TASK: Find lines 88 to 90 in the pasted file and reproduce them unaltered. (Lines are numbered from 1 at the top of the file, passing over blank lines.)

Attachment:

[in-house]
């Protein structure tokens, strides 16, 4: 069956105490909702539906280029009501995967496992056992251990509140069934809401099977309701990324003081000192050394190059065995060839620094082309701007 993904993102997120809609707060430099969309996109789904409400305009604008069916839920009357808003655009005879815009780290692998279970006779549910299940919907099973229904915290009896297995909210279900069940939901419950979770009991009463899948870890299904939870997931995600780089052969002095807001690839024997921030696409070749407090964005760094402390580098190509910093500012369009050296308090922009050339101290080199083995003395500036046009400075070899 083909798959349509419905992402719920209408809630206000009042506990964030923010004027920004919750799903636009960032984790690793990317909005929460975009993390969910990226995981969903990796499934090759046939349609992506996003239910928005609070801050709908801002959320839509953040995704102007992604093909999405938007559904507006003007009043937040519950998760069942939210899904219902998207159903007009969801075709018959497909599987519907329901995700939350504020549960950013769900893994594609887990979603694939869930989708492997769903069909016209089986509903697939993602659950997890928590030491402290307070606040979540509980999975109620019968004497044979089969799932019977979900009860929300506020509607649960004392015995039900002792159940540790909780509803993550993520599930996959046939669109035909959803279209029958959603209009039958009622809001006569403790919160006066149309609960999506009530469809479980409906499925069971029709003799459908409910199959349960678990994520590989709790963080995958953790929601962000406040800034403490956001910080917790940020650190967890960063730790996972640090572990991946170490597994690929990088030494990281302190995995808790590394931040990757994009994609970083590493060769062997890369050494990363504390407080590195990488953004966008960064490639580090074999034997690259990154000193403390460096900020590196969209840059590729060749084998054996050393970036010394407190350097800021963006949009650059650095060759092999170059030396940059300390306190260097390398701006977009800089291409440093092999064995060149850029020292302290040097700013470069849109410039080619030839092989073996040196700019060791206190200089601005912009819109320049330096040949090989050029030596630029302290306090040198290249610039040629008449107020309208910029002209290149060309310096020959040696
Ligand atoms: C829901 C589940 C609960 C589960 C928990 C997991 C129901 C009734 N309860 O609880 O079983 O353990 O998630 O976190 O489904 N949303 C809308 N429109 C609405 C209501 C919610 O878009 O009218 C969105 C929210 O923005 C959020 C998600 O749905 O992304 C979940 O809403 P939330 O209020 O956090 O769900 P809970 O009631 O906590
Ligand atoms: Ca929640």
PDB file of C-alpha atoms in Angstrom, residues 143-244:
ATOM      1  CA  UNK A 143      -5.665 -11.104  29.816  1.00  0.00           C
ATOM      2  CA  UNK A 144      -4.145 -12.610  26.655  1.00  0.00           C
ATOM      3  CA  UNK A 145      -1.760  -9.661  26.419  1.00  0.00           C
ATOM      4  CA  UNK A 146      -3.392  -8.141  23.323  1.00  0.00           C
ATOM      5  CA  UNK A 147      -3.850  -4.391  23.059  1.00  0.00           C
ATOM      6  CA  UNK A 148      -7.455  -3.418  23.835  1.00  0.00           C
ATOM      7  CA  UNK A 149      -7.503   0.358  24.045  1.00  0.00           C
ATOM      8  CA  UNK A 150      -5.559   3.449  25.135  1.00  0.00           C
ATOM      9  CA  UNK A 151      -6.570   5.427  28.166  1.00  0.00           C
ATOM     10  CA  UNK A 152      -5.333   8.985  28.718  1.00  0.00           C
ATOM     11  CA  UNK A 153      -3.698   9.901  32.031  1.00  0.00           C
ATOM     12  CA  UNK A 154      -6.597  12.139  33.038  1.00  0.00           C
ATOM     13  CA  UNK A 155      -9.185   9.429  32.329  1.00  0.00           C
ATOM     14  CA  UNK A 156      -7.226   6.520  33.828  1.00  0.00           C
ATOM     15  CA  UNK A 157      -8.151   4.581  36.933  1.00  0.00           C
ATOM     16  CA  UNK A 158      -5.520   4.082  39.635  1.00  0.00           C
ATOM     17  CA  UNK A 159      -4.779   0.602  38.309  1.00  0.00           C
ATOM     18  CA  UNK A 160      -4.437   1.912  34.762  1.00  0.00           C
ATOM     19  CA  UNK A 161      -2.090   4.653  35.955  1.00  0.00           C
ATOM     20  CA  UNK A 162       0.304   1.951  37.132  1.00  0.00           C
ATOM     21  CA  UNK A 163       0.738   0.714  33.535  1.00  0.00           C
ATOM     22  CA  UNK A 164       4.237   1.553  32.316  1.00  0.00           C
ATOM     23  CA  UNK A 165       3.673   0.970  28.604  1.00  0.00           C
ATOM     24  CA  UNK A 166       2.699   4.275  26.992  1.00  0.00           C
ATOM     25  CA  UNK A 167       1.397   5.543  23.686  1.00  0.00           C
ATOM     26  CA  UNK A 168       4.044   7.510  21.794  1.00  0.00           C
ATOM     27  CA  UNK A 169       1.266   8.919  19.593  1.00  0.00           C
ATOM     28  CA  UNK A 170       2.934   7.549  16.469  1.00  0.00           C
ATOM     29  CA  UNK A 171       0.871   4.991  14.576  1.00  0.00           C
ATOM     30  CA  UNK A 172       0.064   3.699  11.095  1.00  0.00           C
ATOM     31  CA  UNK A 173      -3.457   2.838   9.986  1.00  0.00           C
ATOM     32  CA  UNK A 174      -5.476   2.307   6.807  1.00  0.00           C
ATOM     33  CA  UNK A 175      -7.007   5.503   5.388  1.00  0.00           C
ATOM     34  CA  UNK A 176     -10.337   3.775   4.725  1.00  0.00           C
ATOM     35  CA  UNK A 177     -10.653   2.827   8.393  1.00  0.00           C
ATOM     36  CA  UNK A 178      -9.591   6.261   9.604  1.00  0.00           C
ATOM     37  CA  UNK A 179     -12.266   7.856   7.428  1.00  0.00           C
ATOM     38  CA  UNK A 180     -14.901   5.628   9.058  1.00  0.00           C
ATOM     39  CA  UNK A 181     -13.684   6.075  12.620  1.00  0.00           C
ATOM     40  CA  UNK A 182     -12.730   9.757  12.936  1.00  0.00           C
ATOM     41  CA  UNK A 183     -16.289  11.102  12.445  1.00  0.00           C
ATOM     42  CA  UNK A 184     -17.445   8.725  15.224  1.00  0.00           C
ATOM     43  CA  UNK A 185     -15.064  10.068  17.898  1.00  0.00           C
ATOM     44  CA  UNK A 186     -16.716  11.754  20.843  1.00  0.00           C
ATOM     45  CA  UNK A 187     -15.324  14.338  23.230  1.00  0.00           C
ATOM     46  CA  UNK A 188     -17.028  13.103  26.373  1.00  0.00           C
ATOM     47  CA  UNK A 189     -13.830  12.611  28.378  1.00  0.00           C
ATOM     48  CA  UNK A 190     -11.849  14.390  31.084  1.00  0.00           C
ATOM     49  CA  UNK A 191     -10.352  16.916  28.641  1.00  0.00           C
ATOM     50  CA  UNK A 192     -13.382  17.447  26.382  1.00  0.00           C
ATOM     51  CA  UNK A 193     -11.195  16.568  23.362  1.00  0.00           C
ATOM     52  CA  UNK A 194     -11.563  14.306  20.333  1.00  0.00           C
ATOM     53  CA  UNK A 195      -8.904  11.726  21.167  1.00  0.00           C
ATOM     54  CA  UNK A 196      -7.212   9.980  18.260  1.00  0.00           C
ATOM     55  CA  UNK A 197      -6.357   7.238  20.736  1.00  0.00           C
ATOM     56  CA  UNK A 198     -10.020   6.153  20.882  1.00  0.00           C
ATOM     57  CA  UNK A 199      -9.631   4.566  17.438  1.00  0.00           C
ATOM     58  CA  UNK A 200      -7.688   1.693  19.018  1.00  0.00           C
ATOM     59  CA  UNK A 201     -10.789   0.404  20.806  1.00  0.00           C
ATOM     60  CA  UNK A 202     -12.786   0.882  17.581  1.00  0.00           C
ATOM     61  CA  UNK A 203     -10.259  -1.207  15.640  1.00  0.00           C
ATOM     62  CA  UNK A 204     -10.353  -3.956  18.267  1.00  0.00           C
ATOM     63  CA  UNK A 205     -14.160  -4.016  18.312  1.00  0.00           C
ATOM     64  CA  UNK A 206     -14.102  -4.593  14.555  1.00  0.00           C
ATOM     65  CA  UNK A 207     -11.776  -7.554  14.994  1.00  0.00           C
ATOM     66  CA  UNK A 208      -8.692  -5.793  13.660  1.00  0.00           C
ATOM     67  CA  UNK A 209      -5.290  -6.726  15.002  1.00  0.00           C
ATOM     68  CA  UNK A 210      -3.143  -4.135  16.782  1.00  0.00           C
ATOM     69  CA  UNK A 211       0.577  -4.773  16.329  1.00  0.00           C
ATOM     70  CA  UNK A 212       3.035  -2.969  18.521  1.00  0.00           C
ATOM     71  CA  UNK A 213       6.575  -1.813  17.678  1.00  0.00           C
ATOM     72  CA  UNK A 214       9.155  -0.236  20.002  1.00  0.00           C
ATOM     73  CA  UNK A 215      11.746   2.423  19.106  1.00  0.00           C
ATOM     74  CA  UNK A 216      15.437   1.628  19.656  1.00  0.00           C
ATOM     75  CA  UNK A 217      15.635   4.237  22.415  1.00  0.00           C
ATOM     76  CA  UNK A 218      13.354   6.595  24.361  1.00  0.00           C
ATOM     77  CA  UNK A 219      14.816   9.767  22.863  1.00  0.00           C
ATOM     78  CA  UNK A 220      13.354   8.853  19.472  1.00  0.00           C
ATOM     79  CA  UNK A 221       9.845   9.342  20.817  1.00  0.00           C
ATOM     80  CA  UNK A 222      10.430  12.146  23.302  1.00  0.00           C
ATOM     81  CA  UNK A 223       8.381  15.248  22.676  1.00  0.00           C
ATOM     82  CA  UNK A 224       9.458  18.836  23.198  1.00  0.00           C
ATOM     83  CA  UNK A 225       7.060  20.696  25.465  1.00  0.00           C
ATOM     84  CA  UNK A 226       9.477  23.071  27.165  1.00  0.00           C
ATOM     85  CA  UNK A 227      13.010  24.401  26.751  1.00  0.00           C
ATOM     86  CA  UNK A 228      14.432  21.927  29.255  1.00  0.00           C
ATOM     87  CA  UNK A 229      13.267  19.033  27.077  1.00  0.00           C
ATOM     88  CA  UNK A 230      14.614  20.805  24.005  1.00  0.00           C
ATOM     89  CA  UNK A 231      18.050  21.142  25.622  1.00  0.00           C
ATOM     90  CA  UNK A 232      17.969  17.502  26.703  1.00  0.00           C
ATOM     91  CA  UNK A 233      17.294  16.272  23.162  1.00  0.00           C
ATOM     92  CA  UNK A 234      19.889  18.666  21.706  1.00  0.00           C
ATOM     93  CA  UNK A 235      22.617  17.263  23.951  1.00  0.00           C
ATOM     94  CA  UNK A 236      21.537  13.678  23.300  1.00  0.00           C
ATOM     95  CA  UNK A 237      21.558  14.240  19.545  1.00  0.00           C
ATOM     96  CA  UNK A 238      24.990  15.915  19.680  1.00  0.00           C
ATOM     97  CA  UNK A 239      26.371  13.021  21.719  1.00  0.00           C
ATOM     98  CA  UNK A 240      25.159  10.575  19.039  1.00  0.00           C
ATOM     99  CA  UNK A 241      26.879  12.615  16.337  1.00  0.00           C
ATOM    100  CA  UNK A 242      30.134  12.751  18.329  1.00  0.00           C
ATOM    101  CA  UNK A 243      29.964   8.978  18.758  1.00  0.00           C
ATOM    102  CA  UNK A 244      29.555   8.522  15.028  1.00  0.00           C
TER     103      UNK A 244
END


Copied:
ATOM     83  CA  UNK A 225       7.060  20.696  25.465  1.00  0.00           C
ATOM     84  CA  UNK A 226       9.477  23.071  27.165  1.00  0.00           C
ATOM     85  CA  UNK A 227      13.010  24.401  26.751  1.00  0.00           C